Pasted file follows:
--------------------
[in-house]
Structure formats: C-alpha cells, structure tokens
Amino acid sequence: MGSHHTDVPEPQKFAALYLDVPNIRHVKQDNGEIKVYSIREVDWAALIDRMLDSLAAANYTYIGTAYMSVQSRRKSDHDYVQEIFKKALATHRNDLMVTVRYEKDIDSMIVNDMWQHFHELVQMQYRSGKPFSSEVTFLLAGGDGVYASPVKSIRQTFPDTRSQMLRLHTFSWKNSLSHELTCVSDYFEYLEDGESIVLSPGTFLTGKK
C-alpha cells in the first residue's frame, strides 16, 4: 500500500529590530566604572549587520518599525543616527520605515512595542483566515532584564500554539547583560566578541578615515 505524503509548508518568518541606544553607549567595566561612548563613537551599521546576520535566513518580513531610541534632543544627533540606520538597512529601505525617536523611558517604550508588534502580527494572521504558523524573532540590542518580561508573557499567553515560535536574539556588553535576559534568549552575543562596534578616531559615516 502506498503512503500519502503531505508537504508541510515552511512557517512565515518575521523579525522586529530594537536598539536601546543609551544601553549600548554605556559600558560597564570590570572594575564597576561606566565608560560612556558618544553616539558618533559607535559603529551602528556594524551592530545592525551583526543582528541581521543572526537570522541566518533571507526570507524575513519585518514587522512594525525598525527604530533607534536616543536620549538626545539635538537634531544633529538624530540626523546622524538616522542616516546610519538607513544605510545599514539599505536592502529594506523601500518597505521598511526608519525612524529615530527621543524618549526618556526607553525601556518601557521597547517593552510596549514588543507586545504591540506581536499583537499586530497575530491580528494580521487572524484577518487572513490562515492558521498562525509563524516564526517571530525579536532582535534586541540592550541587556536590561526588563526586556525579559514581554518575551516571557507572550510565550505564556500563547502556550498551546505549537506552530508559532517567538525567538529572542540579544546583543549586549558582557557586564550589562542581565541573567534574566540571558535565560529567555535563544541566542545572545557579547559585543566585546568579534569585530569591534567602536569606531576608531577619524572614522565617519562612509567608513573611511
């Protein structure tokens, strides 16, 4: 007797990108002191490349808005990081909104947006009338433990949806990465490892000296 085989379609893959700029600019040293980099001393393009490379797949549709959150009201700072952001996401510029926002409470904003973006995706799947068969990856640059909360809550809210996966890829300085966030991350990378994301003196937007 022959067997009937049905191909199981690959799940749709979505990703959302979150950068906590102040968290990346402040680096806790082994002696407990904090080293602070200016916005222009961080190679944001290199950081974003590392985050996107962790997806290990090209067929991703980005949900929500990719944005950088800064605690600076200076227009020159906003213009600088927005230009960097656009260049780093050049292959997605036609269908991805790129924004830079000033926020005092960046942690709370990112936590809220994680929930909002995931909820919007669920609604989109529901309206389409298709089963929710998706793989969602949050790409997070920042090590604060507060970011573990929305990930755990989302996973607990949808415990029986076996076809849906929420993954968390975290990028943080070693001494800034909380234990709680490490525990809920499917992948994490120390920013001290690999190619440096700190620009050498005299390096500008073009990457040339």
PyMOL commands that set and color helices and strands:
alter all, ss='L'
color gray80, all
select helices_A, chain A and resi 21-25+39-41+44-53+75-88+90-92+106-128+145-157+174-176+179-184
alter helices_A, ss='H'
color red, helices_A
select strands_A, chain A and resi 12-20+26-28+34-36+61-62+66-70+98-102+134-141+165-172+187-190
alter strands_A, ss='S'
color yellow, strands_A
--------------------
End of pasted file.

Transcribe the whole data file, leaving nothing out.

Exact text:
[in-house]
Structure formats: C-alpha cells, structure tokens
Amino acid sequence: MGSHHTDVPEPQKFAALYLDVPNIRHVKQDNGEIKVYSIREVDWAALIDRMLDSLAAANYTYIGTAYMSVQSRRKSDHDYVQEIFKKALATHRNDLMVTVRYEKDIDSMIVNDMWQHFHELVQMQYRSGKPFSSEVTFLLAGGDGVYASPVKSIRQTFPDTRSQMLRLHTFSWKNSLSHELTCVSDYFEYLEDGESIVLSPGTFLTGKK
C-alpha cells in the first residue's frame, strides 16, 4: 500500500529590530566604572549587520518599525543616527520605515512595542483566515532584564500554539547583560566578541578615515 505524503509548508518568518541606544553607549567595566561612548563613537551599521546576520535566513518580513531610541534632543544627533540606520538597512529601505525617536523611558517604550508588534502580527494572521504558523524573532540590542518580561508573557499567553515560535536574539556588553535576559534568549552575543562596534578616531559615516 502506498503512503500519502503531505508537504508541510515552511512557517512565515518575521523579525522586529530594537536598539536601546543609551544601553549600548554605556559600558560597564570590570572594575564597576561606566565608560560612556558618544553616539558618533559607535559603529551602528556594524551592530545592525551583526543582528541581521543572526537570522541566518533571507526570507524575513519585518514587522512594525525598525527604530533607534536616543536620549538626545539635538537634531544633529538624530540626523546622524538616522542616516546610519538607513544605510545599514539599505536592502529594506523601500518597505521598511526608519525612524529615530527621543524618549526618556526607553525601556518601557521597547517593552510596549514588543507586545504591540506581536499583537499586530497575530491580528494580521487572524484577518487572513490562515492558521498562525509563524516564526517571530525579536532582535534586541540592550541587556536590561526588563526586556525579559514581554518575551516571557507572550510565550505564556500563547502556550498551546505549537506552530508559532517567538525567538529572542540579544546583543549586549558582557557586564550589562542581565541573567534574566540571558535565560529567555535563544541566542545572545557579547559585543566585546568579534569585530569591534567602536569606531576608531577619524572614522565617519562612509567608513573611511
């Protein structure tokens, strides 16, 4: 007797990108002191490349808005990081909104947006009338433990949806990465490892000296 085989379609893959700029600019040293980099001393393009490379797949549709959150009201700072952001996401510029926002409470904003973006995706799947068969990856640059909360809550809210996966890829300085966030991350990378994301003196937007 022959067997009937049905191909199981690959799940749709979505990703959302979150950068906590102040968290990346402040680096806790082994002696407990904090080293602070200016916005222009961080190679944001290199950081974003590392985050996107962790997806290990090209067929991703980005949900929500990719944005950088800064605690600076200076227009020159906003213009600088927005230009960097656009260049780093050049292959997605036609269908991805790129924004830079000033926020005092960046942690709370990112936590809220994680929930909002995931909820919007669920609604989109529901309206389409298709089963929710998706793989969602949050790409997070920042090590604060507060970011573990929305990930755990989302996973607990949808415990029986076996076809849906929420993954968390975290990028943080070693001494800034909380234990709680490490525990809920499917992948994490120390920013001290690999190619440096700190620009050498005299390096500008073009990457040339």
PyMOL commands that set and color helices and strands:
alter all, ss='L'
color gray80, all
select helices_A, chain A and resi 21-25+39-41+44-53+75-88+90-92+106-128+145-157+174-176+179-184
alter helices_A, ss='H'
color red, helices_A
select strands_A, chain A and resi 12-20+26-28+34-36+61-62+66-70+98-102+134-141+165-172+187-190
alter strands_A, ss='S'
color yellow, strands_A